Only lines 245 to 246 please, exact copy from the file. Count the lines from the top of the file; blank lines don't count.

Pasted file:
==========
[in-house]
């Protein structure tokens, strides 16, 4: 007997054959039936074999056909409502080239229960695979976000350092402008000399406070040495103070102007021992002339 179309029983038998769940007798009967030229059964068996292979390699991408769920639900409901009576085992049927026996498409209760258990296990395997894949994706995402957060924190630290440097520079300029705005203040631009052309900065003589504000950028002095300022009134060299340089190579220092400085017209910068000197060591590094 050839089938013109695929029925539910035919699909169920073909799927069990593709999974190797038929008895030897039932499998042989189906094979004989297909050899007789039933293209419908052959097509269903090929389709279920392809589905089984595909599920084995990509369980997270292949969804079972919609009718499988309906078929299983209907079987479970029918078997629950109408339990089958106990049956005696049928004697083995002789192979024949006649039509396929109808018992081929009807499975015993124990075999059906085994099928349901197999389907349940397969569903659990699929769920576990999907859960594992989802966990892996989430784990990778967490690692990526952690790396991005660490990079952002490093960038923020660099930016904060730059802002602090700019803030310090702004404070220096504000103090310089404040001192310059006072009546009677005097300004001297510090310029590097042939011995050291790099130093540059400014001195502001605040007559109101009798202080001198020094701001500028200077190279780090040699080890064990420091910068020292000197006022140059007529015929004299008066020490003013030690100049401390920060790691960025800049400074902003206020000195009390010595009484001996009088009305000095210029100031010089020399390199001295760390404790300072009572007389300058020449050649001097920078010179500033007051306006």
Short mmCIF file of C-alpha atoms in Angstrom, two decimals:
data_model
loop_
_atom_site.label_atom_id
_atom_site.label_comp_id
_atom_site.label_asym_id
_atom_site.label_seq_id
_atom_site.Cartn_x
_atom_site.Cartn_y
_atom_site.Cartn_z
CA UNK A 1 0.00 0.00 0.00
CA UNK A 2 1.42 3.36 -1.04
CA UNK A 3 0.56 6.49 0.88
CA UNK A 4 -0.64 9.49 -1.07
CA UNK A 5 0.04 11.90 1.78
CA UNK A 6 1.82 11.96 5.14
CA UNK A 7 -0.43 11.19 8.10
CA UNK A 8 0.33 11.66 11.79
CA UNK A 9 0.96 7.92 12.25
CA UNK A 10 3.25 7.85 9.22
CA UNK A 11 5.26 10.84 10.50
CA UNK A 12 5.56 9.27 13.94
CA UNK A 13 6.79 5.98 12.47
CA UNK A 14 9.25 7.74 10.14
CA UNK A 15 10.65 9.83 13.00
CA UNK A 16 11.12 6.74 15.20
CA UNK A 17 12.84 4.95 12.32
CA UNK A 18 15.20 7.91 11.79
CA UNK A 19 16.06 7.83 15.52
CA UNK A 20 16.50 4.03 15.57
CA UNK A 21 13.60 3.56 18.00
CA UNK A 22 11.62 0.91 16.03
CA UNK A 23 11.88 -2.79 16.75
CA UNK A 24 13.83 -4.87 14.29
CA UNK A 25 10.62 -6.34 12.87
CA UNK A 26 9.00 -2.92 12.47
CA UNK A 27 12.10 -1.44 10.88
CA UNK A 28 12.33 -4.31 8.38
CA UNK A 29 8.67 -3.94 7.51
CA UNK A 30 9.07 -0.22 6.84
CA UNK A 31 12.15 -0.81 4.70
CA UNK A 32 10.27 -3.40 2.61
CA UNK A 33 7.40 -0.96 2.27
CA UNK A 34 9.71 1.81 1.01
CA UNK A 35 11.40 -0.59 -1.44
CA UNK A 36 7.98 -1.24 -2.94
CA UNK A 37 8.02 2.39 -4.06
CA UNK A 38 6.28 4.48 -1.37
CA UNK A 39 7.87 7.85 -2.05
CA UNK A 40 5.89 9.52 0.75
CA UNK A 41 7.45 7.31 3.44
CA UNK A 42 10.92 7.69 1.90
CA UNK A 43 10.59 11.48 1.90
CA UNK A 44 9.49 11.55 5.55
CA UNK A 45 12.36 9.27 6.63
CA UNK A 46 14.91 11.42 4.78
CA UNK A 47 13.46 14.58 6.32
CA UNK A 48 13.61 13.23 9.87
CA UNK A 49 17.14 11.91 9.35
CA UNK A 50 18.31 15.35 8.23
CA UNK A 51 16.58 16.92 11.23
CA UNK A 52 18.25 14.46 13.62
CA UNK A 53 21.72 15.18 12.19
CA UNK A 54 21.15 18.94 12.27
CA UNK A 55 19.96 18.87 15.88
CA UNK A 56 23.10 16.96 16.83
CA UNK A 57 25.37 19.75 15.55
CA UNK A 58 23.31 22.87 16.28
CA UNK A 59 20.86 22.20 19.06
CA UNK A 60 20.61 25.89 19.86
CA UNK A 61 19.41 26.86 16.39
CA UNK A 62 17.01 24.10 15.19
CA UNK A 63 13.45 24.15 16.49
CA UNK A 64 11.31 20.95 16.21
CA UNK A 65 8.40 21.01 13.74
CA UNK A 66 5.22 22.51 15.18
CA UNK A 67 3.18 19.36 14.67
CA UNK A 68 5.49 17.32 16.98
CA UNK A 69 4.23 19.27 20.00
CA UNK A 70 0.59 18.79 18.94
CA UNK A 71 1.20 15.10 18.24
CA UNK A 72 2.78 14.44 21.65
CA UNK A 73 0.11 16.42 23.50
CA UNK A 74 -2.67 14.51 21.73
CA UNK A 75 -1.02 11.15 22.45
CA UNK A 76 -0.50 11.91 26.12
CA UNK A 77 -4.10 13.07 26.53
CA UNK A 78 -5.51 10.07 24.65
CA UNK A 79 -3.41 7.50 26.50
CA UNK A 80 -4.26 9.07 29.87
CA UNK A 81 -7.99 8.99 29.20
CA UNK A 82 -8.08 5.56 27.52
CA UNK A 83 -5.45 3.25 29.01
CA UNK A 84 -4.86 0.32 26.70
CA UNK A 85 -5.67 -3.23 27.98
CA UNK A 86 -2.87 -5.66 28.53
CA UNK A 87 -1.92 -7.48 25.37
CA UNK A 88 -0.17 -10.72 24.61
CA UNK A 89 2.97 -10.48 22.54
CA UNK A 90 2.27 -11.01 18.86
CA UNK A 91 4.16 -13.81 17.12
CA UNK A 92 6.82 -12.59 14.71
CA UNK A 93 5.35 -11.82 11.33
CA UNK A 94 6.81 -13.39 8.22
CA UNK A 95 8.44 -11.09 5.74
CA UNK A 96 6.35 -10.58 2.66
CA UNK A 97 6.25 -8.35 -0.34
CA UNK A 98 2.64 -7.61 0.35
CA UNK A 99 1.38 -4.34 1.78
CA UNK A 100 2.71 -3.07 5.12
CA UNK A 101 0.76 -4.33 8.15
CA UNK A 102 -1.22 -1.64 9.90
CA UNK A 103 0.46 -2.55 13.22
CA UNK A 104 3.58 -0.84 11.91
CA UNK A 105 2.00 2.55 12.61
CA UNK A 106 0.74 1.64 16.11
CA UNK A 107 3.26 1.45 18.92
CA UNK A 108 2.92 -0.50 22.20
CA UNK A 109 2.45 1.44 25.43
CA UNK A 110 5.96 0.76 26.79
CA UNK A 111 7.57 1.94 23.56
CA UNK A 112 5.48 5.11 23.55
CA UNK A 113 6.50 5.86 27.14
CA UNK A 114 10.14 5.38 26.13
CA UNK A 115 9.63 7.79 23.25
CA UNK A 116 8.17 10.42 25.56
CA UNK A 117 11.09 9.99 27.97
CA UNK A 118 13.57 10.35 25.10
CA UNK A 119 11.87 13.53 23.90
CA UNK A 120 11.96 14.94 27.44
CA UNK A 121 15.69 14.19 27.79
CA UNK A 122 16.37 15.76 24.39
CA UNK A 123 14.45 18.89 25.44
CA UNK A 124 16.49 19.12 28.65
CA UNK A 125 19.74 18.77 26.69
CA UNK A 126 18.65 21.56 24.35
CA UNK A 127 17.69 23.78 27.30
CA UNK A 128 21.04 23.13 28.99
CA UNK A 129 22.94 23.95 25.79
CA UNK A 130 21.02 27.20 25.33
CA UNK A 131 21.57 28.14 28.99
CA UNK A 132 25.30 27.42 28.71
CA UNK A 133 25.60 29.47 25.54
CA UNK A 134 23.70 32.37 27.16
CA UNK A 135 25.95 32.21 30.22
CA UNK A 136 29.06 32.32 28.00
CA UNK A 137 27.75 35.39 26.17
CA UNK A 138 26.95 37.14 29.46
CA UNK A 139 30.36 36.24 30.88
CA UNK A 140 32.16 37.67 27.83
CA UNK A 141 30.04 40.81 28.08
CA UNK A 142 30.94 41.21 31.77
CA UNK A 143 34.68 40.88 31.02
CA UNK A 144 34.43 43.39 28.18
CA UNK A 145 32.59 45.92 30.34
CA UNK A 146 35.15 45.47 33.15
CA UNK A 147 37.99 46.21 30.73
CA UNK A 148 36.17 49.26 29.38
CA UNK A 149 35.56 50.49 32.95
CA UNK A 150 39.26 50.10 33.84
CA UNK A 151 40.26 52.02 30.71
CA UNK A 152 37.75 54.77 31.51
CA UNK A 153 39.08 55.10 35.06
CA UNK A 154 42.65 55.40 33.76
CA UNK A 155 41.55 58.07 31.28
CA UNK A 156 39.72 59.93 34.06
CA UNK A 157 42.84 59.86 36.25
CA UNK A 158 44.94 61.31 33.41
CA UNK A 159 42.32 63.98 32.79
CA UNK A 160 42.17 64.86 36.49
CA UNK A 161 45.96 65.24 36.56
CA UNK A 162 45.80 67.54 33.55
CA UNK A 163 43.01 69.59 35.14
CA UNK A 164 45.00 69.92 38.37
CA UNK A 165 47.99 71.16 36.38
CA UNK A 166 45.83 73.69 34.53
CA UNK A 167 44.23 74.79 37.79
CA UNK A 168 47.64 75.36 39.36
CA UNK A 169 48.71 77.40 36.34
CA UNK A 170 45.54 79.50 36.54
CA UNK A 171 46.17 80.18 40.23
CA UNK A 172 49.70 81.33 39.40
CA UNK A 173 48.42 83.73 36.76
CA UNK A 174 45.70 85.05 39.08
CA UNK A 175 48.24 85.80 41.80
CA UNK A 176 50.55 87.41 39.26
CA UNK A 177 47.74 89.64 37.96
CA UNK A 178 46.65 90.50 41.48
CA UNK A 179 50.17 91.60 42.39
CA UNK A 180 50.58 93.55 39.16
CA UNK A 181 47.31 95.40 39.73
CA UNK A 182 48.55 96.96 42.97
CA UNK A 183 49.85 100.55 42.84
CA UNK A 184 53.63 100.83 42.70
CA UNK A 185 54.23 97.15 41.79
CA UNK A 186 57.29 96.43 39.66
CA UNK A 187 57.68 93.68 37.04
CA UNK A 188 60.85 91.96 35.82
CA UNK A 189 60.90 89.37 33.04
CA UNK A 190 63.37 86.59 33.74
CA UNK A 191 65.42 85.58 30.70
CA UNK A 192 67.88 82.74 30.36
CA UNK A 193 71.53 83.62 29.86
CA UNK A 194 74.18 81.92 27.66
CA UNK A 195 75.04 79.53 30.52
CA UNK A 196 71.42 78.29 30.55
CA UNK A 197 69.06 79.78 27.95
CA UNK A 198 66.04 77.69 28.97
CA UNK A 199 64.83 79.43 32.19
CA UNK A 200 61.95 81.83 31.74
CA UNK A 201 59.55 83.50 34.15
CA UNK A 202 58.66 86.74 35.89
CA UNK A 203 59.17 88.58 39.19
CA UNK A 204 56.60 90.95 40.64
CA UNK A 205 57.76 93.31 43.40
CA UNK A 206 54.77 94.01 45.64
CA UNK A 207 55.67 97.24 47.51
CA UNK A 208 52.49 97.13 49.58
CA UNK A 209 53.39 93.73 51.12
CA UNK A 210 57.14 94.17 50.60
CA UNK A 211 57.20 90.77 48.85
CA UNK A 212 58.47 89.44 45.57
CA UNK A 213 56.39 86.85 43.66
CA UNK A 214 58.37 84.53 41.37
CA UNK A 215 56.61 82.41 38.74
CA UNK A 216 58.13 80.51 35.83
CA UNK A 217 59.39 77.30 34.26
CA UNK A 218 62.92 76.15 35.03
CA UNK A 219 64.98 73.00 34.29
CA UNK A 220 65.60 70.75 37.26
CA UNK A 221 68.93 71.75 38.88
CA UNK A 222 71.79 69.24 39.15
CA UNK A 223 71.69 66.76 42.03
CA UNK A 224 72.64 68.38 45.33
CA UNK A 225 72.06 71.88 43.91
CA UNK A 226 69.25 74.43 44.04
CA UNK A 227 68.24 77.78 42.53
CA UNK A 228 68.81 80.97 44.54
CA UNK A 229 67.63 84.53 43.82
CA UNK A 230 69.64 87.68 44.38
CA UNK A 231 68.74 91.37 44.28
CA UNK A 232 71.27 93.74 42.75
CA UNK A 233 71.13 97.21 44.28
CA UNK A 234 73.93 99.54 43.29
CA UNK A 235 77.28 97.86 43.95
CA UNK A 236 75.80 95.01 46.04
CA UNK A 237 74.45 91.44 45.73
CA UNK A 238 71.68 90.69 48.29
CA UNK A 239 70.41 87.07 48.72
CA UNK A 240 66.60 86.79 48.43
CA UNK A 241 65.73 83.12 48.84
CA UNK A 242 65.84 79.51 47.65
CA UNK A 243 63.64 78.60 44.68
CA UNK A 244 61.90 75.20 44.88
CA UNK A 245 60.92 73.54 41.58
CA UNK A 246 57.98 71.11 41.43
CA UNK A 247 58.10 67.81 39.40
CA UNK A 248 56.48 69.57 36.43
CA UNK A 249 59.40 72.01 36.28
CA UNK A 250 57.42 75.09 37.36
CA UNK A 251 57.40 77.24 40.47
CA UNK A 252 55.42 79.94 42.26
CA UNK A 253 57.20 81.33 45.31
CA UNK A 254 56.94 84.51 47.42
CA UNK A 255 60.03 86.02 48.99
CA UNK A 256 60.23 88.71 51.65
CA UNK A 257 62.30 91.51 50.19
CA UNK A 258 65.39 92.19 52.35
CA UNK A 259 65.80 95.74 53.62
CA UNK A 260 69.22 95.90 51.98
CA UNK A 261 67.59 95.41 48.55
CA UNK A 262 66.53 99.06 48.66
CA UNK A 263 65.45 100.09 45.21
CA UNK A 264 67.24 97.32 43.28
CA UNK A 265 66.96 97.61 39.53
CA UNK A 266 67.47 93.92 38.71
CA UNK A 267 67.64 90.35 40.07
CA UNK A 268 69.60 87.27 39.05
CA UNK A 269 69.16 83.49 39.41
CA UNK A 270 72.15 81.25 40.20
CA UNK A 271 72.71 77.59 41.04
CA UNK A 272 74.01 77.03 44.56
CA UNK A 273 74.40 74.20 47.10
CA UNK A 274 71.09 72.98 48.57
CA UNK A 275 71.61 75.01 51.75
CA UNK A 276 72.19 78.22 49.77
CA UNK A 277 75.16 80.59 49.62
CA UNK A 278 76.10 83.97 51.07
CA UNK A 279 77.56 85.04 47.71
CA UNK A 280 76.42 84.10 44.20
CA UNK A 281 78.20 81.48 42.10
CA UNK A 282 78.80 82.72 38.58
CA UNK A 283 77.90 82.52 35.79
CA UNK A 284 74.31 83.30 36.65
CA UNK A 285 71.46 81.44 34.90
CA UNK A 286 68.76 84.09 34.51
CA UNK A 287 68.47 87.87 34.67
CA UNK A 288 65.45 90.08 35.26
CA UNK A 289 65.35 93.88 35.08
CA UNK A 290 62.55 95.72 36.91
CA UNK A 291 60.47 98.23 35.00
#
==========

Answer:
CA UNK A 233 71.13 97.21 44.28
CA UNK A 234 73.93 99.54 43.29